On March 1, 2020, the first confirmed case of COVID-19 was announced. A health care worker who had visited Iran was now quarantined in her Manhattan home. On Monday March 2, 2020, NYU Langone Health and the NYU Grossman School of Medicine took the unprecedented action of banning out of state and out of country travel to meetings. I was scheduled to be the Jacobson Lecturer at the upcoming North American Neuro-Ophthalmology Society (NANOS) annual meeting that started on March 6, 2020, in Amelia Island, Florida. A great deal of controversy ensued during the next several days; many NANOS members thought that the NYU travel edict was an overreaction. People did not seem to understand that the Centers for Disease Control (CDC) had already fallen behind in this evolving pandemic, and that this ban was the right thing to do. Many colleagues were looking for guidance from the CDC, but the CDC itself was scrambling to find its footing regarding what to do. They had lost the opportunity to do early surveillance for the COVID virus because of the availability of testing. In the ensuing days, all the NY medical institutions enacted travel bans to meetings. The bans soon extended to other institutions throughout the country. The NANOS meeting was held, and approximately 500 attendees were able to make it. It was to be one of the last large scale medical meetings to be held. Zoom conferencing was installed for those of us who could not attend NANOS. I gave my first lecture by Zoom and apparently it went well. It was a bit strange to be talking to one’s computer without seeing the faces of your colleagues.
Over the next several days, it had become clear that the virus was rapidly spreading throughout NYC. We quickly converted to Webex and videoconferencing for virtually all of our conferences. I presented the last fully attended grand rounds on the topic of optic neuritis on March 10, 2020. I substituted for a speaker who was originally coming from California to give a talk on behavioral neurology. It has become clear in this crisis that face-to-face meetings are not always necessary, and it is likely that many of us will attend meetings virtually going forward.
We began the rapid deployment of video visits and telephone visits in lieu of face-to-face clinical visits whenever possible. This was an auspicious start to telemedicine in NYU neurology to say the least. We had just gone from zero to 100 miles per hour with our telemedicine effort. In many ways, the COVID-19 pandemic was similar to Superstorm Sandy in that new information systems were implemented: telemedicine with COVID-19 and Epic with Sandy. In early 2013, immediately after Sandy, Epic was initiated; in 2020, telemedicine quickly emerged at our institution. The downtime associated with Sandy allowed us to learn Epic; similarly, the downtime of this pandemic has allowed us to learn the nuances of video visits. Dr. Neil Busis, who had recently joined the NYU faculty, taught us about the platforms that we could use, including Haiku on the iPhone and Canto on the iPad. We had to learn a whole new set of codes for video visits and telephone visits. Over the ensuing days, we learned more about the virus and the potential therapies. However, there were largely untested remedies that were being touted. We went to skeleton crews to limit the attending and resident physician exposures. Despite social distancing techniques, the numbers of cases continued to increase in New York and the number of patients requiring ICU beds with acute respiratory distress syndrome (ARDS) exploded. It would take just a week for virtually every bed in our hospital to be converted to a COVID-19 bed. Neurological admissions became fewer as patients stayed away and the needs for infusing patients with steroids and monoclonal antibodies declined during this period. Soon, our neurology residents were redeployed to the medical services given patient volumes in the ICU and on the medicine service. Novel ideas emerged to preserve and refurbish the much needed N95 masks. Institutions were desperate for personal protective equipment (PPE) and ventilators. Although some of these requests were largely out of our control, our supply chain was greatly augmented by Mr. Ken Langone’s connections to industry and the government. The ingenuity of the staff to convert operating room ventilators to support medically ill patients was also important. During this period, I would frequently look out my NY window at the many tall apartments in NY and wonder if we were all locked down in our own cruise ships, on which the virus could spread.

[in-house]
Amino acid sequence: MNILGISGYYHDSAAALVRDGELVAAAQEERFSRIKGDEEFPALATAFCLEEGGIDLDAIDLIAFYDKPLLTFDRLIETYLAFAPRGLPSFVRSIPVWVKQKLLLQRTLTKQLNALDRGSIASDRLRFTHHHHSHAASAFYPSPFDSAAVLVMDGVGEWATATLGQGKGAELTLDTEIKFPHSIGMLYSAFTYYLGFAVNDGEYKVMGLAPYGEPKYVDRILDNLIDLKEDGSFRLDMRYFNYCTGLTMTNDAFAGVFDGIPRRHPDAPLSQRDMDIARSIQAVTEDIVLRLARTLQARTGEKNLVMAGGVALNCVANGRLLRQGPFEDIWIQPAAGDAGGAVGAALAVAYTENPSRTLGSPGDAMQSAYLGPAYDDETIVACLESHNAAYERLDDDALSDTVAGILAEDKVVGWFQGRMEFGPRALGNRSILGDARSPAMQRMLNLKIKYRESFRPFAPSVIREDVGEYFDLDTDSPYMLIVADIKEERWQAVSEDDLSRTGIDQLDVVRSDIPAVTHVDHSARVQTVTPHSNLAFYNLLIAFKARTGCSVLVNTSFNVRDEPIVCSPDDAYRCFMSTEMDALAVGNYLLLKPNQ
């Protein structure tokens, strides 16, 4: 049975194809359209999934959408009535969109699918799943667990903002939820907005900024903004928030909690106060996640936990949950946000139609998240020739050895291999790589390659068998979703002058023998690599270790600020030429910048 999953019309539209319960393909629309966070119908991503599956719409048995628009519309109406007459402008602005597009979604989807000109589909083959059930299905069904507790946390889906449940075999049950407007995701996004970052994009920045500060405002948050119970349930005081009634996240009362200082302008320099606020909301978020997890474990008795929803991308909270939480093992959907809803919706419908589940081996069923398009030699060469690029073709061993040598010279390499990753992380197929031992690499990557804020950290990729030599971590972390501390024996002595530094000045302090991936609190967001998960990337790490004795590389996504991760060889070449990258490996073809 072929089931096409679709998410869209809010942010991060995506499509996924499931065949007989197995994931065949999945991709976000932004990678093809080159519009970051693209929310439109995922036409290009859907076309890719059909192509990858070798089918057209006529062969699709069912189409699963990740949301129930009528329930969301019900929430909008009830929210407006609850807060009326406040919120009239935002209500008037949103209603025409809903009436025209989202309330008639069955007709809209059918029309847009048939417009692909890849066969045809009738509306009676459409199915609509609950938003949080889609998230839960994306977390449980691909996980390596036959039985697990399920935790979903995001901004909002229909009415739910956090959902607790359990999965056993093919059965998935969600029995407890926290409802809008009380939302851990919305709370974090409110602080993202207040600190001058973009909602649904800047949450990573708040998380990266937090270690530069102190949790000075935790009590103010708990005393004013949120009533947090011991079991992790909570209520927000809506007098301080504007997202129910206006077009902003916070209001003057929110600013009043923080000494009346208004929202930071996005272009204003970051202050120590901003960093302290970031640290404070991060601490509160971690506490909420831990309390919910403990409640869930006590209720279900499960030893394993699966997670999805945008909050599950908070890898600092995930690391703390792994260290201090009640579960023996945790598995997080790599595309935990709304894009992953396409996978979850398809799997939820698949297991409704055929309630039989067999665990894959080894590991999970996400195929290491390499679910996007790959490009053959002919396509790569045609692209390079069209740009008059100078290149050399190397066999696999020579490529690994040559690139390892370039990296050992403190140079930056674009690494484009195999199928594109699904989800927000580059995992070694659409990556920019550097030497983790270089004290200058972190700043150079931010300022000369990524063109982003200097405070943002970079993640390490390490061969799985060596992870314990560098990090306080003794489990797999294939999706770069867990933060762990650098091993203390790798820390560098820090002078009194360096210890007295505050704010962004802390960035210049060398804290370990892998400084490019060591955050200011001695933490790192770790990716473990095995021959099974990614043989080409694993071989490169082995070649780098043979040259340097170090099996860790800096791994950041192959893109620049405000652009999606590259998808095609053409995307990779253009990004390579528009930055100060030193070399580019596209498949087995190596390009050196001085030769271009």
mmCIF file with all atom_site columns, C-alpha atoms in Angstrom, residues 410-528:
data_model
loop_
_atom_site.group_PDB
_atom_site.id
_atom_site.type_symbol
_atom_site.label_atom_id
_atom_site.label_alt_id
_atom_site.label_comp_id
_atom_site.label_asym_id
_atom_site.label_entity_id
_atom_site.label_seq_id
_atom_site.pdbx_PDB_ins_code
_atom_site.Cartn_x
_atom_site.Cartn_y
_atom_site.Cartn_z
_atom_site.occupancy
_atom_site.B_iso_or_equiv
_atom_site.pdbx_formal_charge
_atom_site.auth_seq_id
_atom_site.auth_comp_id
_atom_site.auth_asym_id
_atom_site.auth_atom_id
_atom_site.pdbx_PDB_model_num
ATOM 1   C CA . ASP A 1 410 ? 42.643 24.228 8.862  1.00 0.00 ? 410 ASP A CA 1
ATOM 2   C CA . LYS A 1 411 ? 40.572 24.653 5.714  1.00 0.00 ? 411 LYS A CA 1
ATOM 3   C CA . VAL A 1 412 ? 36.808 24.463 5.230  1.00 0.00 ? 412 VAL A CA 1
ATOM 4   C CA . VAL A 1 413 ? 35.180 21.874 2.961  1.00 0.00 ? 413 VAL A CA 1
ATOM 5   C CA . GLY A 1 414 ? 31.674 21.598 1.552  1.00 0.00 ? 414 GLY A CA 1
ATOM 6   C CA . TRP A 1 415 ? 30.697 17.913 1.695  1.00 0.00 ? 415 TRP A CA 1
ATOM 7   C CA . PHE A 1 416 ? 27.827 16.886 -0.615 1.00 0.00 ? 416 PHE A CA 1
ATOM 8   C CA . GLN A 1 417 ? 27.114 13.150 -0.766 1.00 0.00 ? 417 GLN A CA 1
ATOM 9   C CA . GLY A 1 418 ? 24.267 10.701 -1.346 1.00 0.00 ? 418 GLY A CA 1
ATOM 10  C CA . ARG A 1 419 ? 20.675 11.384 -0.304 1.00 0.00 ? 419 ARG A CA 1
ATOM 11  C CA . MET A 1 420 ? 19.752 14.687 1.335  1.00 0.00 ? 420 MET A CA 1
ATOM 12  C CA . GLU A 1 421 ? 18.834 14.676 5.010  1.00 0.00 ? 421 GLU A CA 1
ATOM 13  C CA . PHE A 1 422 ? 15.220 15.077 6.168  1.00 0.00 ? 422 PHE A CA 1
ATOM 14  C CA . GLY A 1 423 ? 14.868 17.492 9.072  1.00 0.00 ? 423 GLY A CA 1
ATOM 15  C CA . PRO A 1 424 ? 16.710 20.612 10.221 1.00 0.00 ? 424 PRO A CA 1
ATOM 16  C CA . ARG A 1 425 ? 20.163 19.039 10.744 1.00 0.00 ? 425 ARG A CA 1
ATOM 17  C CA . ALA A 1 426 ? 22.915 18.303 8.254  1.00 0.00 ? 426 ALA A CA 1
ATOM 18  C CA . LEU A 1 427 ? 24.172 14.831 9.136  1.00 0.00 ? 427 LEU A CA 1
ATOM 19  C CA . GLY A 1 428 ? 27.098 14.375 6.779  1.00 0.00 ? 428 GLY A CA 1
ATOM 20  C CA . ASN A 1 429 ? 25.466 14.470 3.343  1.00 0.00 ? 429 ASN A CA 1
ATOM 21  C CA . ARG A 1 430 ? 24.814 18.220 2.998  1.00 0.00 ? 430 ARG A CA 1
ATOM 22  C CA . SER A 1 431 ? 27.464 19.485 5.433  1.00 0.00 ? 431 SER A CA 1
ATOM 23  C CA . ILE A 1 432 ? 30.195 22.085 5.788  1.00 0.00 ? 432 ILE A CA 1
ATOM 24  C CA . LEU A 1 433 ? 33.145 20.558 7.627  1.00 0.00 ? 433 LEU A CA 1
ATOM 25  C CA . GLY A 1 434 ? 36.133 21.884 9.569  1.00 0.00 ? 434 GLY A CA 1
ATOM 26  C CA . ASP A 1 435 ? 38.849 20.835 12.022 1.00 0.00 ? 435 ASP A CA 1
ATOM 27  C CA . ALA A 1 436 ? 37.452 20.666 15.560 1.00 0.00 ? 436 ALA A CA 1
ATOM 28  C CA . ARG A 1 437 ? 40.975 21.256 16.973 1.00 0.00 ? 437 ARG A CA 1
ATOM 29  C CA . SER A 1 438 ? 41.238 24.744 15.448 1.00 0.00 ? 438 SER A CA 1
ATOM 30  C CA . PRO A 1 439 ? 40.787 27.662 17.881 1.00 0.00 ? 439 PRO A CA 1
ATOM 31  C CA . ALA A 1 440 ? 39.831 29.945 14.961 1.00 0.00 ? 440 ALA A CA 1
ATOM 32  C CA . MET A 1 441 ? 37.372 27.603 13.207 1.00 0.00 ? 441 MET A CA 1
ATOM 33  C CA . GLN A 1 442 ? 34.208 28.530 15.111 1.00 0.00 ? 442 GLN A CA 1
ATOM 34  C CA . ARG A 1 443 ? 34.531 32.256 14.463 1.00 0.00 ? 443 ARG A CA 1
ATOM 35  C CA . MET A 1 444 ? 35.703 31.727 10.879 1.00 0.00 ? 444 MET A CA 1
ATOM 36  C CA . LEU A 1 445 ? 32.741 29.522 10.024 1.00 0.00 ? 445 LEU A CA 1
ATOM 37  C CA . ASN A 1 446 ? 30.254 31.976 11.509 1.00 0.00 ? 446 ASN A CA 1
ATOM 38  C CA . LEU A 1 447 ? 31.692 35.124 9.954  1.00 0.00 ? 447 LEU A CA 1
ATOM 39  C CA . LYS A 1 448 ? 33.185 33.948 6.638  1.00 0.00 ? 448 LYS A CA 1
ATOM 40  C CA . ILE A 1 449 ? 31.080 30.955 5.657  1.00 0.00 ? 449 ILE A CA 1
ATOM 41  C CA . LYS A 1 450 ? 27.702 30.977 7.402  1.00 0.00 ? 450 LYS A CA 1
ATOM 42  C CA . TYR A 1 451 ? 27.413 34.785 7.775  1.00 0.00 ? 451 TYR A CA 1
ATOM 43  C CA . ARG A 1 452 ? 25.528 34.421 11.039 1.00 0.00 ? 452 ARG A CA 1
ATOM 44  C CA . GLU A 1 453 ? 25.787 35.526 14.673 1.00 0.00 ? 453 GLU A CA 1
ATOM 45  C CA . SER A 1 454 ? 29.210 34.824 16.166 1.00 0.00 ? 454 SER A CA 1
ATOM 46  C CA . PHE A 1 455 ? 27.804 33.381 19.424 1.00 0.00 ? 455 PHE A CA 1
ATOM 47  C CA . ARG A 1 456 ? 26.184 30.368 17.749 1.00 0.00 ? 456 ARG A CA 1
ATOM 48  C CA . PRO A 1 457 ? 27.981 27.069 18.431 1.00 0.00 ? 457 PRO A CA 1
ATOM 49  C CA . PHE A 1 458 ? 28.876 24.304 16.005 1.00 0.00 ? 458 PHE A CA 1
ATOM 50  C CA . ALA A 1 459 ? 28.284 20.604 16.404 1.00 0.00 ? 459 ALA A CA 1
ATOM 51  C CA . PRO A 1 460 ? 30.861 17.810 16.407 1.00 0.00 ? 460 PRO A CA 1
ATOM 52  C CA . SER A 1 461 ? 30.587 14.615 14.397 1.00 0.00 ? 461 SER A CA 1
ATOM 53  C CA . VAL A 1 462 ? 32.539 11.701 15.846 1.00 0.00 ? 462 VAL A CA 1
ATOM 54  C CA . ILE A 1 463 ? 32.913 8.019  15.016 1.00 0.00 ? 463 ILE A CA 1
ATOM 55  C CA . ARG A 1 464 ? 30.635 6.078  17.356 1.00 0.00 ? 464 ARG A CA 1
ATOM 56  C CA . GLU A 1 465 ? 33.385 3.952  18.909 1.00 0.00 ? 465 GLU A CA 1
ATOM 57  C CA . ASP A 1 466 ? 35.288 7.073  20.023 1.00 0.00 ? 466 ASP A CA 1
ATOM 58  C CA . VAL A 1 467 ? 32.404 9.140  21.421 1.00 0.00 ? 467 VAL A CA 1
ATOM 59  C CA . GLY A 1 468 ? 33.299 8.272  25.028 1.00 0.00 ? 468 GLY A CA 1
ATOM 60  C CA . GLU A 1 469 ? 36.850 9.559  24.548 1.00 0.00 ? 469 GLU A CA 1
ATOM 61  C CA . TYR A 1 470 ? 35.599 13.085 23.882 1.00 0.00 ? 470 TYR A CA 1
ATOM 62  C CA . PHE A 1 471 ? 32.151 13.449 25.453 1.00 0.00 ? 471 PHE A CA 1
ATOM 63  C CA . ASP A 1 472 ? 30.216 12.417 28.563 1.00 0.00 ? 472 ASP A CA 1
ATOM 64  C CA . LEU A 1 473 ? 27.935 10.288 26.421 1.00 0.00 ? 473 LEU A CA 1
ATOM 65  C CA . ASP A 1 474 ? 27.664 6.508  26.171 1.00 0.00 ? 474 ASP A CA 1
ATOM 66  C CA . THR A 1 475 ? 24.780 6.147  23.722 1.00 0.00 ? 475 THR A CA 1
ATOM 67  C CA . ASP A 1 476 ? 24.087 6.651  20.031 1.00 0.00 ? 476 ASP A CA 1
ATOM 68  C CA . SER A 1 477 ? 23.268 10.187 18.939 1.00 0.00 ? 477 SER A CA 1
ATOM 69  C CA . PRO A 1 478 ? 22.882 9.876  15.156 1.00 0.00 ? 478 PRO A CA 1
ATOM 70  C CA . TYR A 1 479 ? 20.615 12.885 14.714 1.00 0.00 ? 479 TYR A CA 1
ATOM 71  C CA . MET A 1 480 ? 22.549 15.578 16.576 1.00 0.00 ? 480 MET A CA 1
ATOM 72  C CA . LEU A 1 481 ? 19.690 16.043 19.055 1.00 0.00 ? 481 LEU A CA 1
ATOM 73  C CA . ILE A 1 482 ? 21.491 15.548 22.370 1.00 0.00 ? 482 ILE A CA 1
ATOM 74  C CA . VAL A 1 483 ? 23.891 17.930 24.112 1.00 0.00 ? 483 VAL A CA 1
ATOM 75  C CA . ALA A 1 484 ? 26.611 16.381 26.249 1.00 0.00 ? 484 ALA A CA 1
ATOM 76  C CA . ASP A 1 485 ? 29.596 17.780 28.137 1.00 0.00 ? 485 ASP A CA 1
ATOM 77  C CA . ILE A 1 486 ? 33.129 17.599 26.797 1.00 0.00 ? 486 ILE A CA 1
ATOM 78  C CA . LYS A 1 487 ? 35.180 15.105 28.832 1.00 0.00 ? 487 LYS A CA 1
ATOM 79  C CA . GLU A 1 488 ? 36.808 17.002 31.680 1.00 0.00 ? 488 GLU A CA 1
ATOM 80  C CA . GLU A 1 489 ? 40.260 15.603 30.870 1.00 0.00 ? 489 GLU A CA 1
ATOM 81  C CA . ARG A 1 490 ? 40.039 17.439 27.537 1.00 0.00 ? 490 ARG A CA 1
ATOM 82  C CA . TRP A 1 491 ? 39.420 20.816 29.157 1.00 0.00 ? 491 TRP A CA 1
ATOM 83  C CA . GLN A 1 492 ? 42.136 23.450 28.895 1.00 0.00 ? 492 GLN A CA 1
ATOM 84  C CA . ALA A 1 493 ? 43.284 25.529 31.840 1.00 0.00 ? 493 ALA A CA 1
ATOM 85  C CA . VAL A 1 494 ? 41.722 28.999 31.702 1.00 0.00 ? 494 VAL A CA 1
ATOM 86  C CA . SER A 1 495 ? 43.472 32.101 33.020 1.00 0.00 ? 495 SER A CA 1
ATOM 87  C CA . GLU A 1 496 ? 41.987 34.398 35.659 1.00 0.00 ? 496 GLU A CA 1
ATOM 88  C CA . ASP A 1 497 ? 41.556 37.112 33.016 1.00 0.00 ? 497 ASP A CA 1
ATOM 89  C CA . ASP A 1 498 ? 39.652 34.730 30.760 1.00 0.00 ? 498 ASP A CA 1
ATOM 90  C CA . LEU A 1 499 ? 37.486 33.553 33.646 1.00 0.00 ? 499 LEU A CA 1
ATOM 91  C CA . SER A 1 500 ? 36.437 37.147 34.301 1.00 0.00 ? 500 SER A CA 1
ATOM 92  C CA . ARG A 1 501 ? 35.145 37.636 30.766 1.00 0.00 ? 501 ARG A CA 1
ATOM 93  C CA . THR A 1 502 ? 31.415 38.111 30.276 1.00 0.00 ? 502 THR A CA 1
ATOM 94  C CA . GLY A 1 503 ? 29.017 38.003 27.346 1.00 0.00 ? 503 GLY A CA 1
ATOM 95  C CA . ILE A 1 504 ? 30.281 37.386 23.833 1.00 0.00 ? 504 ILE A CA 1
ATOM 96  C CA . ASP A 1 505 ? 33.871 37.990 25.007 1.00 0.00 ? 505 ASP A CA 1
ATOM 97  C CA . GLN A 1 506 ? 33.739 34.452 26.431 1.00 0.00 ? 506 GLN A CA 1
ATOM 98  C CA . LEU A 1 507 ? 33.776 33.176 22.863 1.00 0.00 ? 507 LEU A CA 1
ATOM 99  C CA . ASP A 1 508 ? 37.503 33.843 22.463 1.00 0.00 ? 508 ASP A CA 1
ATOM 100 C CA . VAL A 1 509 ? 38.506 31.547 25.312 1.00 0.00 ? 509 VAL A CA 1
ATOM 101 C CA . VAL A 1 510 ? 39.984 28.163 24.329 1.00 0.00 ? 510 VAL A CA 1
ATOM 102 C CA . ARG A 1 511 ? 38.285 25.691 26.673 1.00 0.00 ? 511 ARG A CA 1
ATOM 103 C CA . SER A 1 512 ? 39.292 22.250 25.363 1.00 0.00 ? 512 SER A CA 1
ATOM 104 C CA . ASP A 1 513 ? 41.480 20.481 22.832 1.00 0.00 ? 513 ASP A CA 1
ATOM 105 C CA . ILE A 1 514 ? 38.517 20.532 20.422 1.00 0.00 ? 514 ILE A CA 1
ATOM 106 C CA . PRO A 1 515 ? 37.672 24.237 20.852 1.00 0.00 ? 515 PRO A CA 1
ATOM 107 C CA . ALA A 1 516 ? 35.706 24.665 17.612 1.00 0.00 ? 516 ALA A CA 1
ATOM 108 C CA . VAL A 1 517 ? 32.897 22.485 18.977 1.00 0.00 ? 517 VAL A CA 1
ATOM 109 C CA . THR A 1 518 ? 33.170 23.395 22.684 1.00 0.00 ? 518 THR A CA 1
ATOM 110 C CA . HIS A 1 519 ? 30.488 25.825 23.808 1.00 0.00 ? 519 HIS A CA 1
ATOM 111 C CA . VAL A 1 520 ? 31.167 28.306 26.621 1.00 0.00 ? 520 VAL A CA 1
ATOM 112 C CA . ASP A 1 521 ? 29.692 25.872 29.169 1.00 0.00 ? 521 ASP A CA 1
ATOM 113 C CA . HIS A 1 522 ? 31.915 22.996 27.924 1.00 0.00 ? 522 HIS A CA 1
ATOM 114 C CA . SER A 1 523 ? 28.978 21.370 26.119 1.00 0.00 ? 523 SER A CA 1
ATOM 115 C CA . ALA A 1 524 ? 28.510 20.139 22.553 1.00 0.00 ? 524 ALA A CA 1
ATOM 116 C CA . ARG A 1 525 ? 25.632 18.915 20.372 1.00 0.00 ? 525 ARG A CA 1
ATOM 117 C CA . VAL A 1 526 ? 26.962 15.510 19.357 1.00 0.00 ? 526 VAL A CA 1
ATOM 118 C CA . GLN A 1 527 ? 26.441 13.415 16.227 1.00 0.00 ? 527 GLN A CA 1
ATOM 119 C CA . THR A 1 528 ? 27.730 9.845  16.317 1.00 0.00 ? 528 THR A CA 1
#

Although there were many differences in these two major natural disasters, the most significant similarity was the heroic response of our physicians, nurses and staff. Although fear was appropriately profound in both cases, we were impressed with how these periods of uncertainty inspired courage, hope and resilience in our colleagues. Even in times of social distancing, the value of teamwork and leadership were never more important. No one really achieves anything alone, and it would be no fun if we did.